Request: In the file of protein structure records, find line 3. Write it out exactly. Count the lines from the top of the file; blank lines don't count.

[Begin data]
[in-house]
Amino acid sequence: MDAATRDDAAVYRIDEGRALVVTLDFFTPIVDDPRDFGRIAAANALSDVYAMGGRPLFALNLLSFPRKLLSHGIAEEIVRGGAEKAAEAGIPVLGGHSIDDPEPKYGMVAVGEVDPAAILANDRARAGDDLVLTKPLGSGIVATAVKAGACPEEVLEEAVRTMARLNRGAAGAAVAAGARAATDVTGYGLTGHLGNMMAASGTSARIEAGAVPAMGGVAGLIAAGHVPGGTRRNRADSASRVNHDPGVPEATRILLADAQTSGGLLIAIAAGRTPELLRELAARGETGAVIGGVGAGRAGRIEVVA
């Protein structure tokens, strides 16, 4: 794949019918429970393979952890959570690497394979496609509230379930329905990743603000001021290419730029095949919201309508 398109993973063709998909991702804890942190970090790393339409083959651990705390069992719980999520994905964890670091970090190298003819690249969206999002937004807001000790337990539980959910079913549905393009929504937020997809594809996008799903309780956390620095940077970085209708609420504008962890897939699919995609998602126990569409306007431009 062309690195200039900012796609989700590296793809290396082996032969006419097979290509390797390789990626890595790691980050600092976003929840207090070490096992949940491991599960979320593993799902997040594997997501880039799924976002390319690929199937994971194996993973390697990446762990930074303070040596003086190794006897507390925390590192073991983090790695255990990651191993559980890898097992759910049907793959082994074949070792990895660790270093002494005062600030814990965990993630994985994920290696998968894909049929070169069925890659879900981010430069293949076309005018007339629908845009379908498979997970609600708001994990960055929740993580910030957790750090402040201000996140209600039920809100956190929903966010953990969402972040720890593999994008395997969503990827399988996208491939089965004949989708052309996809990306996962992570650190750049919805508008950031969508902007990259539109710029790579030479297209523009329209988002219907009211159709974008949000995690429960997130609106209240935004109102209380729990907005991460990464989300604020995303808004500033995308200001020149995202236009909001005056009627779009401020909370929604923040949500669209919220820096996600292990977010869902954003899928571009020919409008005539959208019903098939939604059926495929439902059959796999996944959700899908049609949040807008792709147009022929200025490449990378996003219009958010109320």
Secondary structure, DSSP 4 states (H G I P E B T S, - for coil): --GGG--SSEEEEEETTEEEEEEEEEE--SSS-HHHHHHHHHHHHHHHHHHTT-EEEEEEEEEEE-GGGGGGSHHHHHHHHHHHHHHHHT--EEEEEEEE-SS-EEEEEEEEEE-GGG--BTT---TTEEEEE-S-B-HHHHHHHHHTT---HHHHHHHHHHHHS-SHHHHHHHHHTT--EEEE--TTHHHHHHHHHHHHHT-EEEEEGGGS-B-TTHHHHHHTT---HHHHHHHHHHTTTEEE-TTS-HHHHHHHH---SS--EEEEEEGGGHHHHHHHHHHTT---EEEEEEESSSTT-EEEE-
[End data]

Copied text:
């Protein structure tokens, strides 16, 4: 794949019918429970393979952890959570690497394979496609509230379930329905990743603000001021290419730029095949919201309508 398109993973063709998909991702804890942190970090790393339409083959651990705390069992719980999520994905964890670091970090190298003819690249969206999002937004807001000790337990539980959910079913549905393009929504937020997809594809996008799903309780956390620095940077970085209708609420504008962890897939699919995609998602126990569409306007431009 062309690195200039900012796609989700590296793809290396082996032969006419097979290509390797390789990626890595790691980050600092976003929840207090070490096992949940491991599960979320593993799902997040594997997501880039799924976002390319690929199937994971194996993973390697990446762990930074303070040596003086190794006897507390925390590192073991983090790695255990990651191993559980890898097992759910049907793959082994074949070792990895660790270093002494005062600030814990965990993630994985994920290696998968894909049929070169069925890659879900981010430069293949076309005018007339629908845009379908498979997970609600708001994990960055929740993580910030957790750090402040201000996140209600039920809100956190929903966010953990969402972040720890593999994008395997969503990827399988996208491939089965004949989708052309996809990306996962992570650190750049919805508008950031969508902007990259539109710029790579030479297209523009329209988002219907009211159709974008949000995690429960997130609106209240935004109102209380729990907005991460990464989300604020995303808004500033995308200001020149995202236009909001005056009627779009401020909370929604923040949500669209919220820096996600292990977010869902954003899928571009020919409008005539959208019903098939939604059926495929439902059959796999996944959700899908049609949040807008792709147009022929200025490449990378996003219009958010109320």